Mexico City, 3 September 2017 – In the 6 Hours of Mexico, the fifth round of the FIA World Endurance Championship, Ferrari finished second in the GTE-Pro class with the 488 GTE no. 71 of AF Corse crewed by Davide Rigon and Sam Bird. In the same class, James Calado and Alessandro Pier Guidi were sixth in no. 51. The two Ferraris in GTE-Am class, the no. 54 of Spirit Of Race, for Molina-Castellacci-Flohr, and the no. 61 of Clearwater Racing, for Griffin-Sawa-Mok, finished respectively fourth and fifth. With this result Ferrari strengthened its position in the Constructors’ standings, while Bird and Rigon made up points on leaders Andy Priaulx and Henry Tincknell in the Drivers’ standings.
GTE-Pro. In the GTE-Pro class, poleman Sam Bird in the Ferrari 488 GTE no. 71 was in first at the start, pursued by the Aston Martin no. 95 of Sorensen and then the two Fords. James Calado, with AF Corse’s car no. 51, took sixth place after few laps thanks to the contact between Christensen’s Porsche and the 488 GTE of Clearwater Racing driven by Weng Sun Mok. At the end of the first hour Sorensen managed to overtake Bird but shortly after, at the first pitstop, the positions were reversed with Davide Rigon again in front of Nicki Thiim. Calado, for his part, overtook the Ford of Olivier Pla before the Arena (the last area of the Mexico City circuit) but was hit by the French driver on the left rear wheel forcing him to enter the pits. Fortunately, his stint was about to end and so car no. 51 just had to bring forward its planned stop by just a few laps. Alessandro Pier Guidi took over, putting in a great stint, to guide the Ferrari into third place. At the next pit stop car no. 51’s race was hampered by an unfortunately incident. Immediately after refuelling, with Calado in the car, it suffered a fuel pump problem that was solved with another visit to the pits. Obviously Calado and Pier Guidi lost several positions and resumed in sixth place, a lap down. At the same time, the Aston Martin no. 95 overtook Ferrari no. 71 at the pits to move into first. In the final two hours there were two Full Course Yellows, where the cars had to drive at 80 km/h. In the first one, the Aston Martin no. 95 stopped for a pitstop running out of order compared to the strategy of the majority of the rivals, and in the second the Ferrari, which had meanwhile moved into first, also pulled in and thus managed to keep first place. Bird and Rigon’s ambitions of winning were frustrated by a 10-second penalty for exceeding 80km/h during the first Full Course Yellow phase. Car no. 71 thus finished second behind the Aston Martin and ahead of the Porsche of Makowiecki-Lietz’s, while car no. 51 was sixth.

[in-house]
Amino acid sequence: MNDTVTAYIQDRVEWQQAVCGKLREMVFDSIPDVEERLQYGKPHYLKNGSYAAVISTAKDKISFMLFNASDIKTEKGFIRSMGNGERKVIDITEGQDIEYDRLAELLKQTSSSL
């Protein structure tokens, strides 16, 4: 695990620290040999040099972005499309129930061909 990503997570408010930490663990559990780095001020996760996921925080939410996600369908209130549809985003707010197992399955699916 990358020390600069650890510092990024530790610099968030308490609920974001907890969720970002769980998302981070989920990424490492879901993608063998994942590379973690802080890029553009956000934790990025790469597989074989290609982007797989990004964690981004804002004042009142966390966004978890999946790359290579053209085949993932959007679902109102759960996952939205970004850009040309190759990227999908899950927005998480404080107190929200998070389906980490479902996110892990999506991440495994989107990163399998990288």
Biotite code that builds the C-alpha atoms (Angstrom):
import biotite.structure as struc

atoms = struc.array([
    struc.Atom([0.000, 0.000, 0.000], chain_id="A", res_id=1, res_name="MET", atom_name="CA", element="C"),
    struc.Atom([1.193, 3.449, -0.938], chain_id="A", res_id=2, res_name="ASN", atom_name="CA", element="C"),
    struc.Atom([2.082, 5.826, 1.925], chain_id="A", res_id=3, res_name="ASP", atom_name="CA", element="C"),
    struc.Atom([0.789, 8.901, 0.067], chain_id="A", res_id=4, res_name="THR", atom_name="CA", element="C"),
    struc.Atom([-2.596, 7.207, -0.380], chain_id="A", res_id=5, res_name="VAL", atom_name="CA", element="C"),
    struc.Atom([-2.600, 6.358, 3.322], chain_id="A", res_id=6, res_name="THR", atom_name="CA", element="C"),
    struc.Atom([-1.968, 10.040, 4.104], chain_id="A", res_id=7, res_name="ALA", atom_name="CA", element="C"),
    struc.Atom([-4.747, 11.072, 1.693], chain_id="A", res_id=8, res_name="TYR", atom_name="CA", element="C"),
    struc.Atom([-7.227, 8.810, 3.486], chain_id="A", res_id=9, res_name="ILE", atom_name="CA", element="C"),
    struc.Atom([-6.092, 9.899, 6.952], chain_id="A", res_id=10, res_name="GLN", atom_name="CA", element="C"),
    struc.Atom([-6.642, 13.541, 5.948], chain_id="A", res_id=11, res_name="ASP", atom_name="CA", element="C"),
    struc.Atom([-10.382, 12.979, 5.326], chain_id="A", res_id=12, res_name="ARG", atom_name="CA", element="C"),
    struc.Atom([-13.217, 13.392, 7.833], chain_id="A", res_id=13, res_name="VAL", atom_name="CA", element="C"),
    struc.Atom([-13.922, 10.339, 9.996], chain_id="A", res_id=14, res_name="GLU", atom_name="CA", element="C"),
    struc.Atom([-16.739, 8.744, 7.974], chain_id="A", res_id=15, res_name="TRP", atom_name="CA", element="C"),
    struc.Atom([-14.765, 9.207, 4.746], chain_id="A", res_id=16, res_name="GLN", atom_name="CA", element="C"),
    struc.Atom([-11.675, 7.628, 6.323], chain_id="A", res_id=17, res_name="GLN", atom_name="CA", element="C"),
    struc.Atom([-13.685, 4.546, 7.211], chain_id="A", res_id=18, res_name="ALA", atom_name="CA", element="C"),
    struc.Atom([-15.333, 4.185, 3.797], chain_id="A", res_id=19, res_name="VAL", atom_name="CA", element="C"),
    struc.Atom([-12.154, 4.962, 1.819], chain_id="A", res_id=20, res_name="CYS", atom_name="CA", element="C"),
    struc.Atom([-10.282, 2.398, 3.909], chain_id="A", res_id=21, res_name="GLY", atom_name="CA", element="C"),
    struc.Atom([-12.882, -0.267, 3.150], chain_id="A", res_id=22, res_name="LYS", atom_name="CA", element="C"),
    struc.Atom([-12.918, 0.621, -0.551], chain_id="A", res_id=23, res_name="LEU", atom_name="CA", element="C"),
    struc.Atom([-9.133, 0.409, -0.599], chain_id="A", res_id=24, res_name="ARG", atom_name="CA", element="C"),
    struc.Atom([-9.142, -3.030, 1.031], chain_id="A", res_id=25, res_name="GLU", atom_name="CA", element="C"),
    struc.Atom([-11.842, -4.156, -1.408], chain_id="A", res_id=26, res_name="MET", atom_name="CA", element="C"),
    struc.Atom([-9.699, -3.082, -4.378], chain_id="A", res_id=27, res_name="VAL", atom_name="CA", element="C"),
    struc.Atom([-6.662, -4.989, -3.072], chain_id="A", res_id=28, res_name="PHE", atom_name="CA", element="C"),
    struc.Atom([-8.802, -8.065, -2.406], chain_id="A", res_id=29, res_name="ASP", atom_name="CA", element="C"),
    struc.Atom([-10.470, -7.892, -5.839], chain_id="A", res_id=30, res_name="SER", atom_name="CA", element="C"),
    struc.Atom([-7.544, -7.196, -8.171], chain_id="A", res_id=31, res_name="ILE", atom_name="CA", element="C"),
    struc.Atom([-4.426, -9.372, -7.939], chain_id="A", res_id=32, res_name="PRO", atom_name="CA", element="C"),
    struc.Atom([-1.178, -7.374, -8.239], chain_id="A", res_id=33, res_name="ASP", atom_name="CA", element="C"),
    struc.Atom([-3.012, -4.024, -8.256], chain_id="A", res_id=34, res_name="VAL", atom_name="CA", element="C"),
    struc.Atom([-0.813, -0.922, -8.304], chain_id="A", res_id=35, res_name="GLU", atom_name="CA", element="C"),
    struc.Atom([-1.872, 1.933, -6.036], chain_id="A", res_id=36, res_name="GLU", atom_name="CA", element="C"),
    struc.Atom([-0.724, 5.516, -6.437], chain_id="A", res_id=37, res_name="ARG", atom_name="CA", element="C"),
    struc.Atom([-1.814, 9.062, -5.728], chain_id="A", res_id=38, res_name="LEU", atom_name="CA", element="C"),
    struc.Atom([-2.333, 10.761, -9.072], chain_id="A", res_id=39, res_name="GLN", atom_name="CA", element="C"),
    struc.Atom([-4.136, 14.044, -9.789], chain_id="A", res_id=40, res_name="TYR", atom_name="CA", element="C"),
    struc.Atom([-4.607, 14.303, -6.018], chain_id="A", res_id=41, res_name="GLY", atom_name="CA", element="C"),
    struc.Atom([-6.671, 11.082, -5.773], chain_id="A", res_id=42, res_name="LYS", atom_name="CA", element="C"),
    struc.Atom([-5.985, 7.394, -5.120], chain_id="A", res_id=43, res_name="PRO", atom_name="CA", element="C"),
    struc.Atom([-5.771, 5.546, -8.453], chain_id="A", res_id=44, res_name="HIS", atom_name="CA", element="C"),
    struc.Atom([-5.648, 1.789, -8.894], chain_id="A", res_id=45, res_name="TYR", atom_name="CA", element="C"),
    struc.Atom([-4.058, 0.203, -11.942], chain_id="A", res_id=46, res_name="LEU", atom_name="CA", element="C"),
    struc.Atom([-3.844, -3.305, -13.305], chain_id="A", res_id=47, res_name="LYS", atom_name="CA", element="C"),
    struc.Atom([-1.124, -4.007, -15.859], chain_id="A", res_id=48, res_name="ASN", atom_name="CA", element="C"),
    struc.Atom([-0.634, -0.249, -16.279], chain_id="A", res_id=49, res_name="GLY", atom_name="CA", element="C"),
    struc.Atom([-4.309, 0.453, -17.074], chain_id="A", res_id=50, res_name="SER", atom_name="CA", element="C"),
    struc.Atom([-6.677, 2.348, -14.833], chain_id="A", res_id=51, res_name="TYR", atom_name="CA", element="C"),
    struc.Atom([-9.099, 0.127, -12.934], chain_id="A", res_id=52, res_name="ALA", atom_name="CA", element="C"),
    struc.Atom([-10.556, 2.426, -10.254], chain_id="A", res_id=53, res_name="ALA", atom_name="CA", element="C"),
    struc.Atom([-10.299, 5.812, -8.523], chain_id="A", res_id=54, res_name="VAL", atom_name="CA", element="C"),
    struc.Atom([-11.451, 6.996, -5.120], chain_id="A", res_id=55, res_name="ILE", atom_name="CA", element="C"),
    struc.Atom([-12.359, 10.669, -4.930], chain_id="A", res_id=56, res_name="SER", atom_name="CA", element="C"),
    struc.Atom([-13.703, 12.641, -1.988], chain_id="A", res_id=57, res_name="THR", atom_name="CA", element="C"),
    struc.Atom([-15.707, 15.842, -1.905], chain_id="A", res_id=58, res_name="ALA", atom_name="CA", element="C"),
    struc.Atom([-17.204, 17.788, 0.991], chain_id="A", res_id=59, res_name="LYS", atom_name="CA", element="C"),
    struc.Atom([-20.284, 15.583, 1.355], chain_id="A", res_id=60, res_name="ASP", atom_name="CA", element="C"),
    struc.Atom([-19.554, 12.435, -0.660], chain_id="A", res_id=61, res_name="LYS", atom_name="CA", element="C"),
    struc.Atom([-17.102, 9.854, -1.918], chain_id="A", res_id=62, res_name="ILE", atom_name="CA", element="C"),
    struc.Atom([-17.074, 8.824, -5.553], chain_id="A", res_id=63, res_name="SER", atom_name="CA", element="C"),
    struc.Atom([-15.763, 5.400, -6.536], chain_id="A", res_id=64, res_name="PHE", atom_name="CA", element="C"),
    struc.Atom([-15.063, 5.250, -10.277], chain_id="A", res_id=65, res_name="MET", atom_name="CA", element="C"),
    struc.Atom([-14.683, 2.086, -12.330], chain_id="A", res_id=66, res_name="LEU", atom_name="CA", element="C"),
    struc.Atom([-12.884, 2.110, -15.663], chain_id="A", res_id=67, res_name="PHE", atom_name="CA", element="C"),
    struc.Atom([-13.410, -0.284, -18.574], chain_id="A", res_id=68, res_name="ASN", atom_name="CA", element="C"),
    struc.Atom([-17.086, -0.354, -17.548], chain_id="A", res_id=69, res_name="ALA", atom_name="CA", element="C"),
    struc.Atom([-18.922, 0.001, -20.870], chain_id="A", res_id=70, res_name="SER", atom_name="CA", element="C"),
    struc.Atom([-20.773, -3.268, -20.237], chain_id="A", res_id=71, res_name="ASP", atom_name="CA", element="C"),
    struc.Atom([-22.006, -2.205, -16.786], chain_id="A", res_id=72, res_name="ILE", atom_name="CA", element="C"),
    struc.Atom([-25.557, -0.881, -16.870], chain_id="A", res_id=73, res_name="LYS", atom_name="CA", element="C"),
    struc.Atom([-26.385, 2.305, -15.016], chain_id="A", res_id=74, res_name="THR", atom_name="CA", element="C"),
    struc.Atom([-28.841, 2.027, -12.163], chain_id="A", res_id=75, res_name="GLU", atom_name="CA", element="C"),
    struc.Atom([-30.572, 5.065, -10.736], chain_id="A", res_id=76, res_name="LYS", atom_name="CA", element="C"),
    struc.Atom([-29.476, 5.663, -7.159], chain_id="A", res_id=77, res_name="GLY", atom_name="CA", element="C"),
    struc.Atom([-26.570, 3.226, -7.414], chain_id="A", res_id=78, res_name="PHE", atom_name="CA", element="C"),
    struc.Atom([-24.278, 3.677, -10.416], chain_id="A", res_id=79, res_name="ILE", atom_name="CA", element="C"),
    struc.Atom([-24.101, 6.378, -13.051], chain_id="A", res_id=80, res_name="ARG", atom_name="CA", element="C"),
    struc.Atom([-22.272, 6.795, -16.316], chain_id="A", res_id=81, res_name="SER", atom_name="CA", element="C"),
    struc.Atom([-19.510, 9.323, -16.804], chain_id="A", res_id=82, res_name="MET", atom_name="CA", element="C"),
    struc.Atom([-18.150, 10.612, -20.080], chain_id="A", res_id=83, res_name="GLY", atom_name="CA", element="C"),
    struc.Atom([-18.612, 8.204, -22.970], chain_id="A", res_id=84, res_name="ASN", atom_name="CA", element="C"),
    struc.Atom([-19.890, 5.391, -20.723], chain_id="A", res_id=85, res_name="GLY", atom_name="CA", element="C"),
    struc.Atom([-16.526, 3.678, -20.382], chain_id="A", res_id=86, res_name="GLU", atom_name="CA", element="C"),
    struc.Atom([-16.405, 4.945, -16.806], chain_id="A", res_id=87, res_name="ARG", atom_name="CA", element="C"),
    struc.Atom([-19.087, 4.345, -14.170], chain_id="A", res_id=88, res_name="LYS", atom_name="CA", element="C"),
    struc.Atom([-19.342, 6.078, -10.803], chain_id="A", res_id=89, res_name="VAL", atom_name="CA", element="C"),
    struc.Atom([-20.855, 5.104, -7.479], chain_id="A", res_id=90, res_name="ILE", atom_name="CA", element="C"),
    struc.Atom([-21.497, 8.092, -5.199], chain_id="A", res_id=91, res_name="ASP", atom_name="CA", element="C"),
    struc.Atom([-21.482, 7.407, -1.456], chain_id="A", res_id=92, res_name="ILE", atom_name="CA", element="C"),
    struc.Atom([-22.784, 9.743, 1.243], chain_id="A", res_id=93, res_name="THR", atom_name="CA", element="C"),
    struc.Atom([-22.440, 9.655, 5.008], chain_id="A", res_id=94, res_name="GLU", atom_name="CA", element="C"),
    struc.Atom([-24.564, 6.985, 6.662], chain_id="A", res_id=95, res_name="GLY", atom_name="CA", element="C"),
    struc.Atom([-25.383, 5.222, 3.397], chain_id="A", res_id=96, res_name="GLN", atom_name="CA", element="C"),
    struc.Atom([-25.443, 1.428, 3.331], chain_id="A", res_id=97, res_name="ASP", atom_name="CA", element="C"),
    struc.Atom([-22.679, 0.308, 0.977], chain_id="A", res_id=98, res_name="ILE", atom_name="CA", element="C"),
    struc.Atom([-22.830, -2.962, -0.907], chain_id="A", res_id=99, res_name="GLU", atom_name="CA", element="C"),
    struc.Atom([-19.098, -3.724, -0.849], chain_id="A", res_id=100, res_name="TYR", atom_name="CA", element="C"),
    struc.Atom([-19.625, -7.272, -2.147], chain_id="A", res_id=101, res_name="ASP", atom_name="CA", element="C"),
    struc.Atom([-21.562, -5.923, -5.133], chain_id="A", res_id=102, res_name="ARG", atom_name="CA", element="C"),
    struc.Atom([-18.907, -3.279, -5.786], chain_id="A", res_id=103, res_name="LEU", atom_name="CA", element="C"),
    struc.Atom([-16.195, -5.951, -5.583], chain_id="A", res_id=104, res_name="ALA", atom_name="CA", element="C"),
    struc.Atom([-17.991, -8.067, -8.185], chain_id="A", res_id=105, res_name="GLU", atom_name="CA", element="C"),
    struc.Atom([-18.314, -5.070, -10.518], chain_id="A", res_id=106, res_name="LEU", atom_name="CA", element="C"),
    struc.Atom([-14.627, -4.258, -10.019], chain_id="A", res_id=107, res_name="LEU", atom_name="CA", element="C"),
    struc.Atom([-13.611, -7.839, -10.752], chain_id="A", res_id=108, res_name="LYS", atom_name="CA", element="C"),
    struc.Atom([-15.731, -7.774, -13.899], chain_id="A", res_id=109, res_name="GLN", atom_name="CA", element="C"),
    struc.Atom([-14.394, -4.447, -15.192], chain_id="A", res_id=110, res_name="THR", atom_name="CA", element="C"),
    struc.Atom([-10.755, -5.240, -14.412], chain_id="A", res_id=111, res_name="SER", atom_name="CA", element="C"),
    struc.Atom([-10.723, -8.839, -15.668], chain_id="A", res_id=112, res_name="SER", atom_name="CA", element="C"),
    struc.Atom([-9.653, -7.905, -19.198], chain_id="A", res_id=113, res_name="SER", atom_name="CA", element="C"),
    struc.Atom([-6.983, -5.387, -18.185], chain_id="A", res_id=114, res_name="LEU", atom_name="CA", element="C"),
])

GTE-Am. It was an uphill race for the two Ferrari 488 GTEs entered in the GTE-Am class. Spirit Of Race no. 54 came fourth with Miguel Molina, Francesco Castellacci and Thomas Flohr, while the 488 GTE of Clearwater Racing ran into two drive-throughs losing precious seconds. In the end Matt Griffin, Keita Sawa and Weng Sun Mok crossed the line in fifth in a race won by the Porsche of Proton Racing driven by Matteo Cairoli, Marvin Dienst and Christian Ried. The overall victory went to the Porsche of Timo Bernhard, Earl Bamber and Brendon Hartley. The result of the 6 Hours of Mexico leaves a slightly bit bitter taste in the mouth, because it is clear that victory was within reach, but the two Ferraris secured a good haul of points helping the Prancing Horse to stretch its lead in the Constructors’ standings. Ferrari now has a nine-length lead over Ford, 22 over Aston Martin, and 31 over Porsche. Next race in two weeks is at the Circuit of the Americas in Austin, Texas.